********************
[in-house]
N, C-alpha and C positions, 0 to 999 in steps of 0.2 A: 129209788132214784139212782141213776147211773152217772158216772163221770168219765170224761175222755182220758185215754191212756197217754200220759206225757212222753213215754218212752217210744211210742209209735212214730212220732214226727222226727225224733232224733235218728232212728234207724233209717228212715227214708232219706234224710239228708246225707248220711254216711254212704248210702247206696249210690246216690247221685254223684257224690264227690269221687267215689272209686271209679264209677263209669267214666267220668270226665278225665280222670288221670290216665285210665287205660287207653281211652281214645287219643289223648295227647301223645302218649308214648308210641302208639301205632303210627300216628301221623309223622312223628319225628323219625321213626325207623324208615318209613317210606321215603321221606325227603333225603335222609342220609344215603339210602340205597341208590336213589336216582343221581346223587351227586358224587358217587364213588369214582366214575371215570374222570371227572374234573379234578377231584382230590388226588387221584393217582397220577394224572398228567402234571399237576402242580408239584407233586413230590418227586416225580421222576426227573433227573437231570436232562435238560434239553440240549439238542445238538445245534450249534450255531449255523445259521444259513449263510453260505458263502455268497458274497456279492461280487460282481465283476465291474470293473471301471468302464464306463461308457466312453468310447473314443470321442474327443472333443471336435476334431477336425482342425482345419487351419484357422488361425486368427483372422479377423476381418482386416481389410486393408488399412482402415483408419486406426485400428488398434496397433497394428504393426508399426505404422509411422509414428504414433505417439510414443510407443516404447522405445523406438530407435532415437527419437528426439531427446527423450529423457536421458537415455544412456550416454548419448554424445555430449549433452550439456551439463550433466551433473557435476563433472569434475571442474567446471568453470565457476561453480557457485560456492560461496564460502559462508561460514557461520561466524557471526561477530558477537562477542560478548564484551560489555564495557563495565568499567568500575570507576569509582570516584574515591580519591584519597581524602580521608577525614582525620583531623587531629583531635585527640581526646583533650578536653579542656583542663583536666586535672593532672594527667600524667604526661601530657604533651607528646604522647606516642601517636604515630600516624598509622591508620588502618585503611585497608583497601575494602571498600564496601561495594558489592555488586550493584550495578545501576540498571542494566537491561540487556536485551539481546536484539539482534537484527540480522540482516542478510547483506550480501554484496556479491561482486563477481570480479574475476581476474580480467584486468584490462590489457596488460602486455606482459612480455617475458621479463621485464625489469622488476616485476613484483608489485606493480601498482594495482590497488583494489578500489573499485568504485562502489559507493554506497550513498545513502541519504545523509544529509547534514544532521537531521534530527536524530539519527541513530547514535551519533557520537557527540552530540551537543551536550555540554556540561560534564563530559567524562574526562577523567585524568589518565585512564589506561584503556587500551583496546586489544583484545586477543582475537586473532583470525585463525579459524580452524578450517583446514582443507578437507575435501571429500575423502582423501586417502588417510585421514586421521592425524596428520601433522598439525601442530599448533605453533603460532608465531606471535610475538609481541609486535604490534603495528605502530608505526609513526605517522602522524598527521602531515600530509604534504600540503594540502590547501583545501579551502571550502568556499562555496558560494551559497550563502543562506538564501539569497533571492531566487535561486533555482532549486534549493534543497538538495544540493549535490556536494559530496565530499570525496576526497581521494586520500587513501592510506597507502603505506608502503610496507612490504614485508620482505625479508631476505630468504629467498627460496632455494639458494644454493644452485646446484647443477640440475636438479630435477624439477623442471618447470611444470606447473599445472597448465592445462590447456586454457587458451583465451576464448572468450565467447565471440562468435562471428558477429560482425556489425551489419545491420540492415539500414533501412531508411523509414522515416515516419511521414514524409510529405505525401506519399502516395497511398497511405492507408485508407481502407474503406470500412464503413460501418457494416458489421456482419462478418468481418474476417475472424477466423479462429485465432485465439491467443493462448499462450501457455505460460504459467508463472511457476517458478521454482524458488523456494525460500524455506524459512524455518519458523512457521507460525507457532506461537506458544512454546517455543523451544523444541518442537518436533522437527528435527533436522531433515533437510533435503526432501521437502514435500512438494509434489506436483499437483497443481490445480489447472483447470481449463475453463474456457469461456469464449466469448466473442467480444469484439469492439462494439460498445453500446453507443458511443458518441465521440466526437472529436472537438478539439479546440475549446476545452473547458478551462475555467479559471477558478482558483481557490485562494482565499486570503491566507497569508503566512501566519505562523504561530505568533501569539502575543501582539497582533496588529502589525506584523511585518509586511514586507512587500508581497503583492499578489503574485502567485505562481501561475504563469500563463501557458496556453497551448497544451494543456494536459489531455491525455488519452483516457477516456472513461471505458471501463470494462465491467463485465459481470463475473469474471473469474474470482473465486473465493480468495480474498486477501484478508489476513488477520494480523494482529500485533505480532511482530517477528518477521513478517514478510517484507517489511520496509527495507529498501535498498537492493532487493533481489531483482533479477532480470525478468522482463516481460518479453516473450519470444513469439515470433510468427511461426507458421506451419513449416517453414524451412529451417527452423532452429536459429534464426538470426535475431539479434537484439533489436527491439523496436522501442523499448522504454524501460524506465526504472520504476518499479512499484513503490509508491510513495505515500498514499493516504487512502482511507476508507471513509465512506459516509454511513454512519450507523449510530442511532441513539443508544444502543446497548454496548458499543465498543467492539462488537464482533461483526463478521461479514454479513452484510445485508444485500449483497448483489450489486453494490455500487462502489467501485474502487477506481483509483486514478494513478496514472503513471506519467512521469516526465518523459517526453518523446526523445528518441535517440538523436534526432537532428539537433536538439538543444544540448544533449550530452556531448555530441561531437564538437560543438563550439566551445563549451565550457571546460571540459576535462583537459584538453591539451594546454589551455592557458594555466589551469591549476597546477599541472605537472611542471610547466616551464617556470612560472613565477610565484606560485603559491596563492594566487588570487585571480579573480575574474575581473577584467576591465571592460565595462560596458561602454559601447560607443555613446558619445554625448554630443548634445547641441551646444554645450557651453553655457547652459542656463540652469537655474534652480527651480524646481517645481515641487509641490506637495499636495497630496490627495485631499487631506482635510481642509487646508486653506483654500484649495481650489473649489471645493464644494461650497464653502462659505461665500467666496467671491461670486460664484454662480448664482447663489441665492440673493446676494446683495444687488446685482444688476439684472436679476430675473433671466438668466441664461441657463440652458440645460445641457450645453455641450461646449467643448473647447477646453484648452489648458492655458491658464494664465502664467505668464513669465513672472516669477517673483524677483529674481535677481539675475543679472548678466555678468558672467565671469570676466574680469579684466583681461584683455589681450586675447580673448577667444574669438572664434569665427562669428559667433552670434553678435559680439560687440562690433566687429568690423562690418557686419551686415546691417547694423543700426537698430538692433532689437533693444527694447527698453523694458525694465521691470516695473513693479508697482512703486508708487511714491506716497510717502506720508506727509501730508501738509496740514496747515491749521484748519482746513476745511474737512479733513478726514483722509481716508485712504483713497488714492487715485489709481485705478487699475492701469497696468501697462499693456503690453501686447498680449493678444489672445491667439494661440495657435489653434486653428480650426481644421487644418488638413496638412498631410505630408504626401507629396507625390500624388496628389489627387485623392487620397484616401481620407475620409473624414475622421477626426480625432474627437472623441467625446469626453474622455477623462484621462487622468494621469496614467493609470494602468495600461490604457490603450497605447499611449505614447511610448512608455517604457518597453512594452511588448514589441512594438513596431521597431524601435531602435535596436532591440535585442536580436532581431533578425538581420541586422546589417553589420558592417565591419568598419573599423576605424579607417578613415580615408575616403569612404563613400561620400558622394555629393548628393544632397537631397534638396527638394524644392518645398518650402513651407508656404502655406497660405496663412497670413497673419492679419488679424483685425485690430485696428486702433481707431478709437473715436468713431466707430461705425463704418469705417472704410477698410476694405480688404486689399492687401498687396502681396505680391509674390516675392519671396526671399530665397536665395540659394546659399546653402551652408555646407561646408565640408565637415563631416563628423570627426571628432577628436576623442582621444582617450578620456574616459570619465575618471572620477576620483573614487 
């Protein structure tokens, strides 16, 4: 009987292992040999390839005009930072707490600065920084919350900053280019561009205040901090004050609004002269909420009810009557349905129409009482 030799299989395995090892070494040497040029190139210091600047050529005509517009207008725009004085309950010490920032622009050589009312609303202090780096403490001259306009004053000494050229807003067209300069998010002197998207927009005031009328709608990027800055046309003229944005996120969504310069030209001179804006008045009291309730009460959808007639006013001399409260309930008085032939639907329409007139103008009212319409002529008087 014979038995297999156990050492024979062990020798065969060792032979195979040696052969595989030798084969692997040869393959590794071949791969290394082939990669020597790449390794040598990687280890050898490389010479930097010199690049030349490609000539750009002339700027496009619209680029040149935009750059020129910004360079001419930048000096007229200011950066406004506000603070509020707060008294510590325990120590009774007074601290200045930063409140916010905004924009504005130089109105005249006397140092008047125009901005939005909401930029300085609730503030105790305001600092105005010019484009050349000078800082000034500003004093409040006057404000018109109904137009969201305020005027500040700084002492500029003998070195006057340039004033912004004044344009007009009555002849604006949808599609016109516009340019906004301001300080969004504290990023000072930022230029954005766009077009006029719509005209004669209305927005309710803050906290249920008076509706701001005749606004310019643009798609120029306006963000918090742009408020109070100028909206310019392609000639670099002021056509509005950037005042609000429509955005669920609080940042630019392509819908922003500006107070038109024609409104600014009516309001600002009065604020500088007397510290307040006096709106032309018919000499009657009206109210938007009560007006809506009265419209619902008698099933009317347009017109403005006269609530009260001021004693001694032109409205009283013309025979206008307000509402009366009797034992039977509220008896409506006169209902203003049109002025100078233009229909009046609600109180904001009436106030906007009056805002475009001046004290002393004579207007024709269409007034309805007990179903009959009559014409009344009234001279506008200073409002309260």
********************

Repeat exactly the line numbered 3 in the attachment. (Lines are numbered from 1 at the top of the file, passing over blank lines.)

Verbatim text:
């Protein structure tokens, strides 16, 4: 009987292992040999390839005009930072707490600065920084919350900053280019561009205040901090004050609004002269909420009810009557349905129409009482 030799299989395995090892070494040497040029190139210091600047050529005509517009207008725009004085309950010490920032622009050589009312609303202090780096403490001259306009004053000494050229807003067209300069998010002197998207927009005031009328709608990027800055046309003229944005996120969504310069030209001179804006008045009291309730009460959808007639006013001399409260309930008085032939639907329409007139103008009212319409002529008087 014979038995297999156990050492024979062990020798065969060792032979195979040696052969595989030798084969692997040869393959590794071949791969290394082939990669020597790449390794040598990687280890050898490389010479930097010199690049030349490609000539750009002339700027496009619209680029040149935009750059020129910004360079001419930048000096007229200011950066406004506000603070509020707060008294510590325990120590009774007074601290200045930063409140916010905004924009504005130089109105005249006397140092008047125009901005939005909401930029300085609730503030105790305001600092105005010019484009050349000078800082000034500003004093409040006057404000018109109904137009969201305020005027500040700084002492500029003998070195006057340039004033912004004044344009007009009555002849604006949808599609016109516009340019906004301001300080969004504290990023000072930022230029954005766009077009006029719509005209004669209305927005309710803050906290249920008076509706701001005749606004310019643009798609120029306006963000918090742009408020109070100028909206310019392609000639670099002021056509509005950037005042609000429509955005669920609080940042630019392509819908922003500006107070038109024609409104600014009516309001600002009065604020500088007397510290307040006096709106032309018919000499009657009206109210938007009560007006809506009265419209619902008698099933009317347009017109403005006269609530009260001021004693001694032109409205009283013309025979206008307000509402009366009797034992039977509220008896409506006169209902203003049109002025100078233009229909009046609600109180904001009436106030906007009056805002475009001046004290002393004579207007024709269409007034309805007990179903009959009559014409009344009234001279506008200073409002309260």